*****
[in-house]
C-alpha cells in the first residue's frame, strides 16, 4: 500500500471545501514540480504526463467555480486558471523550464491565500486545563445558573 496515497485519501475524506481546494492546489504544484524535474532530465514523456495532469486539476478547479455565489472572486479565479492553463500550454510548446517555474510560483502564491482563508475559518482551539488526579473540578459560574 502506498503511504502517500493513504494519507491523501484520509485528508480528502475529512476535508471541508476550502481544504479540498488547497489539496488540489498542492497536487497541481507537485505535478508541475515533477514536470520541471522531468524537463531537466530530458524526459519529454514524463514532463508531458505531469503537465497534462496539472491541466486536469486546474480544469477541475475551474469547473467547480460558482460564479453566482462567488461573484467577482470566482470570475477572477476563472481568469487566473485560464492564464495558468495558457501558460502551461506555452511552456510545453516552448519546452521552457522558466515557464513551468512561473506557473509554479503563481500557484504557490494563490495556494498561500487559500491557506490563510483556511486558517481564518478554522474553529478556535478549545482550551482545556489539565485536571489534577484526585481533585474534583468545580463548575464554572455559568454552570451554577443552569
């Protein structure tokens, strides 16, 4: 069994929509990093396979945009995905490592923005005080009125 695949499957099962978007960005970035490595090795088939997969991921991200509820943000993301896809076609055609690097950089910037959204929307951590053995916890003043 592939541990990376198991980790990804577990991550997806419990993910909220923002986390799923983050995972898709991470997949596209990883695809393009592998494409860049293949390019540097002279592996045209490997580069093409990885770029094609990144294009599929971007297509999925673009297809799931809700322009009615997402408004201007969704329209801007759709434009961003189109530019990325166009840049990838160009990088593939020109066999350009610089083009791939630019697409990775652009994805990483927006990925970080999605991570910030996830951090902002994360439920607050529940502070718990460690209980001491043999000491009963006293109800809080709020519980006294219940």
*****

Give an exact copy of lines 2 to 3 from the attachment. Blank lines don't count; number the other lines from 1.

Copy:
C-alpha cells in the first residue's frame, strides 16, 4: 500500500471545501514540480504526463467555480486558471523550464491565500486545563445558573 496515497485519501475524506481546494492546489504544484524535474532530465514523456495532469486539476478547479455565489472572486479565479492553463500550454510548446517555474510560483502564491482563508475559518482551539488526579473540578459560574 502506498503511504502517500493513504494519507491523501484520509485528508480528502475529512476535508471541508476550502481544504479540498488547497489539496488540489498542492497536487497541481507537485505535478508541475515533477514536470520541471522531468524537463531537466530530458524526459519529454514524463514532463508531458505531469503537465497534462496539472491541466486536469486546474480544469477541475475551474469547473467547480460558482460564479453566482462567488461573484467577482470566482470570475477572477476563472481568469487566473485560464492564464495558468495558457501558460502551461506555452511552456510545453516552448519546452521552457522558466515557464513551468512561473506557473509554479503563481500557484504557490494563490495556494498561500487559500491557506490563510483556511486558517481564518478554522474553529478556535478549545482550551482545556489539565485536571489534577484526585481533585474534583468545580463548575464554572455559568454552570451554577443552569
């Protein structure tokens, strides 16, 4: 069994929509990093396979945009995905490592923005005080009125 695949499957099962978007960005970035490595090795088939997969991921991200509820943000993301896809076609055609690097950089910037959204929307951590053995916890003043 592939541990990376198991980790990804577990991550997806419990993910909220923002986390799923983050995972898709991470997949596209990883695809393009592998494409860049293949390019540097002279592996045209490997580069093409990885770029094609990144294009599929971007297509999925673009297809799931809700322009009615997402408004201007969704329209801007759709434009961003189109530019990325166009840049990838160009990088593939020109066999350009610089083009791939630019697409990775652009994805990483927006990925970080999605991570910030996830951090902002994360439920607050529940502070718990460690209980001491043999000491009963006293109800809080709020519980006294219940």